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On-screen, on the air, and now, on the page, Zerlina Maxwell is a force. Having held positions on both Barack Obama and Hillary Clinton’s campaigns, an activist on issues of race, gender and sexual violence, as well as years in the game as a commentator for the likes of CNN, MSNBC, and now as host of her own show, Zerlina, on Peacock, Maxwell is widely regarded as one of the most incisive political minds of her generation.
As we discovered when reading her first book, The End of White Politics: How to Heal Our Liberal Divide, Maxwell may also be one of the most prescient, though in our conversation for this week’s episode of The Root Presents: It’s Lit! she credits attorney and advocate Maya Harris (sister of Kamala and mother of Meena) with planting the seed for her own thesis.
“[She] wrote the seminal paper for the Center for American Progress in , saying women of color are the voting bloc to watch; they are going to change American democracy. And Black women are—they vote in higher rates; you know, they are participating and engaged. And when you invest in messaging and policies and in grassroots organizing directly to those communities, things can really change. I mean, that paper changed sort of how I viewed the future of American politics at the time,” Maxwell recalled. “But I feel like the idea that the American electorate is shifting and the demographics are shifting to a place where white voters will be the minority, we’d never had that before. And so I was like, ‘Well, let’s see what that means. What does that mean for us?’ It’s clear Republicans, they get it. They know; they’re acting like they know that’s what’s coming, in terms of the demographics. And so the book was sort of like, ‘Hey, Democrats, pay attention because I think you’re missing a very big opportunity—and particularly because you say that you stand for all of these things, like let’s live up to the values set.’”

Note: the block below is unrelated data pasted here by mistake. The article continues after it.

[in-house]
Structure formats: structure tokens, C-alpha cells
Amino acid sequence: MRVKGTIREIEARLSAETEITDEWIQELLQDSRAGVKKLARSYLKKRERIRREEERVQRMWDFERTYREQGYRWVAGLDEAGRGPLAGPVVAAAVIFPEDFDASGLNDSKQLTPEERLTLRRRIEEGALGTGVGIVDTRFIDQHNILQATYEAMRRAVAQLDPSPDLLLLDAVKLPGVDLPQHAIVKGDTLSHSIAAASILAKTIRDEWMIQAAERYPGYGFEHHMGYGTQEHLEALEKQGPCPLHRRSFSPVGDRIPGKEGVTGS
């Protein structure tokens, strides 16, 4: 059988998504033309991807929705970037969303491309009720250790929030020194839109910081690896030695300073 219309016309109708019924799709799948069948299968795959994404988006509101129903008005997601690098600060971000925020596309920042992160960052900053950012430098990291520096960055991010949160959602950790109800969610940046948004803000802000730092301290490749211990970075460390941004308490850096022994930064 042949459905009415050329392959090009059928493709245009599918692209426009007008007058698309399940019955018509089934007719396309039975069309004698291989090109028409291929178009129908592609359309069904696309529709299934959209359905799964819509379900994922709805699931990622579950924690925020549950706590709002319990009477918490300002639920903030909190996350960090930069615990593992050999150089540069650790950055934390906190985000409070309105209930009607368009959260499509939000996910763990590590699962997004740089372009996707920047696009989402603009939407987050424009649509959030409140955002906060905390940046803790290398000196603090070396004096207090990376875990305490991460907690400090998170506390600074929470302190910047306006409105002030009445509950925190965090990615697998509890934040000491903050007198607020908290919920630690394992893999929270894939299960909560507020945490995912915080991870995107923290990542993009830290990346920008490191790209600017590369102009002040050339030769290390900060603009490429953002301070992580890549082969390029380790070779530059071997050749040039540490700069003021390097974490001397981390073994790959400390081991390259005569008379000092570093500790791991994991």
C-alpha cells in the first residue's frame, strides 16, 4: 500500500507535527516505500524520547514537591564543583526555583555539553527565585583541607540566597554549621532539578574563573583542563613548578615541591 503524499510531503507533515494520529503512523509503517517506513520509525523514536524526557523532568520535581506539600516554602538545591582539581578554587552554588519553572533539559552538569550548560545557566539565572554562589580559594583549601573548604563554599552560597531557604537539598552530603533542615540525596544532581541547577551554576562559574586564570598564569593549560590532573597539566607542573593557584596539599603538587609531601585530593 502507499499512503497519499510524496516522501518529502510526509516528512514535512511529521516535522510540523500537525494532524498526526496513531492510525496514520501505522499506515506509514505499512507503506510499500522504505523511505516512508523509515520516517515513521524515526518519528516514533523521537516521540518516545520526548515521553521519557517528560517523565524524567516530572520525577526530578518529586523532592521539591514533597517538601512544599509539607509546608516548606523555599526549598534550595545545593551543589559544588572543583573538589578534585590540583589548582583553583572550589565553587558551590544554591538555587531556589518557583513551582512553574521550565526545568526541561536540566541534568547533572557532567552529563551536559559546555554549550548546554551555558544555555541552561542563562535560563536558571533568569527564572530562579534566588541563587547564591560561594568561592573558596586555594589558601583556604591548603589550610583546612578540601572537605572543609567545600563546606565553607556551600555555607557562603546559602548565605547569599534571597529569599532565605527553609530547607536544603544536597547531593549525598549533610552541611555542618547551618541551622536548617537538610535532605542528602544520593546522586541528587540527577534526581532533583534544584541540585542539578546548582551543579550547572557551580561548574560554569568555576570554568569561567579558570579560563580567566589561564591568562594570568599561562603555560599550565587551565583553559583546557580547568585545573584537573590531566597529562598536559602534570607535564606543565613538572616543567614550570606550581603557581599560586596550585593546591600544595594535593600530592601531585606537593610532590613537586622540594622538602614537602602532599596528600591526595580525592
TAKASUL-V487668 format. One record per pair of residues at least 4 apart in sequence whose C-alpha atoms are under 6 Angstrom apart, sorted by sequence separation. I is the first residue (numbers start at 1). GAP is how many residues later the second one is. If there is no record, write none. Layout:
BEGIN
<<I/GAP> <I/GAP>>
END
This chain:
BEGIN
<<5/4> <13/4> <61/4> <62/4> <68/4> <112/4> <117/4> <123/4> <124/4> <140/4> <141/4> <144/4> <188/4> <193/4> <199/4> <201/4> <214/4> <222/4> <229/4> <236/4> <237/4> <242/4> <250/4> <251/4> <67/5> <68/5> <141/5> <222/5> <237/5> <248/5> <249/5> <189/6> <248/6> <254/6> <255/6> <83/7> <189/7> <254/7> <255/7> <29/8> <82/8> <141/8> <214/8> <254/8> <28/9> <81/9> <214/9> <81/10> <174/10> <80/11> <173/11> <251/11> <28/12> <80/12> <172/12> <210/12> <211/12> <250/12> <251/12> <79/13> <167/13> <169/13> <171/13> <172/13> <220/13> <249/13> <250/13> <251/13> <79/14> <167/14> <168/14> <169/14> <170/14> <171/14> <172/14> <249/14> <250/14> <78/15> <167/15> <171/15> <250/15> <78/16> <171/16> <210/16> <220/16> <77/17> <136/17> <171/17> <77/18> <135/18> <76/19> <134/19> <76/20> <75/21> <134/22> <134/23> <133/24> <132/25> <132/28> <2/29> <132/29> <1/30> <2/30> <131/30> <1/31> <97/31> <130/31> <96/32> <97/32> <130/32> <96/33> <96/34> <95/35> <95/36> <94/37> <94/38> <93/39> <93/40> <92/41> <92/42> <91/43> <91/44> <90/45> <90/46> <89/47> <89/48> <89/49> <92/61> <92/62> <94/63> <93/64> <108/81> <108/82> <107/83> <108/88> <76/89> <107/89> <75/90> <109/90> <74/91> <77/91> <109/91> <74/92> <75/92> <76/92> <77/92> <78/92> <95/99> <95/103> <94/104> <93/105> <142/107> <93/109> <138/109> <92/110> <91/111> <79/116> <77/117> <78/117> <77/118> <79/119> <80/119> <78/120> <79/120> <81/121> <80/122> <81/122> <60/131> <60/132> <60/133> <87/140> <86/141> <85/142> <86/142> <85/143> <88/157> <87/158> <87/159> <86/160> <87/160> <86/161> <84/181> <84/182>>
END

While Maxwell’s book had already gone to press ahead of America’s most recent racial reckoning, the concurrent crisis of the ongoing pandemic only further proved her case. “I didn’t know the pandemic was going to make some of the arguments so obvious, once we were sort of revealing some of the systemic flaws in the system—like day by day, as we lived in the pandemic and the bottom dropped out for so many people. And I think it was an epiphany for a lot of folks. So it’s weird to have been right about a lot, and also have written an entire book right before the pandemic—and then, even after the pandemic, look back at the book and be like, ‘Oh, well, I was actually pretty right’...the same sort of flaws in the system are still there. And they were just there’s more obvious to everyone; I think it revealed a lot.
As for newly elected President Joe Biden, who has borne the brunt of much skepticism from Maxwell (among others), she remains cautiously optimistic as his administration and policies take more substantive shape.
“I just think that the intentionality is a good sign for this administration. And I think it shows a shift away from sort of the white male-centered consulting class, if you will. And that’s good,” she says, adding: “That doesn’t mean that those people still don’t have things to contribute. Obviously, they do...But I think that understanding that there is kind of a generational shift happening in the Democratic Party...the future of the party looks like The Squad—and the people who elect them look like The Squad,” she continued, concluding: “At the end of the day, it’s about keeping the coalition together.”
Hear more from the razor-sharp mind of Zerlina Maxwell in Episode 29 of The Root Presents: It’s Lit!: Zerlina Maxwell Wants to Heal Our Liberal Divide, available on Apple, Spotify, Stitcher, iHeart Radio, Google Podcasts, Amazon, NPR One, TuneIn, and Radio Public. A transcript is also available for this week’s episode.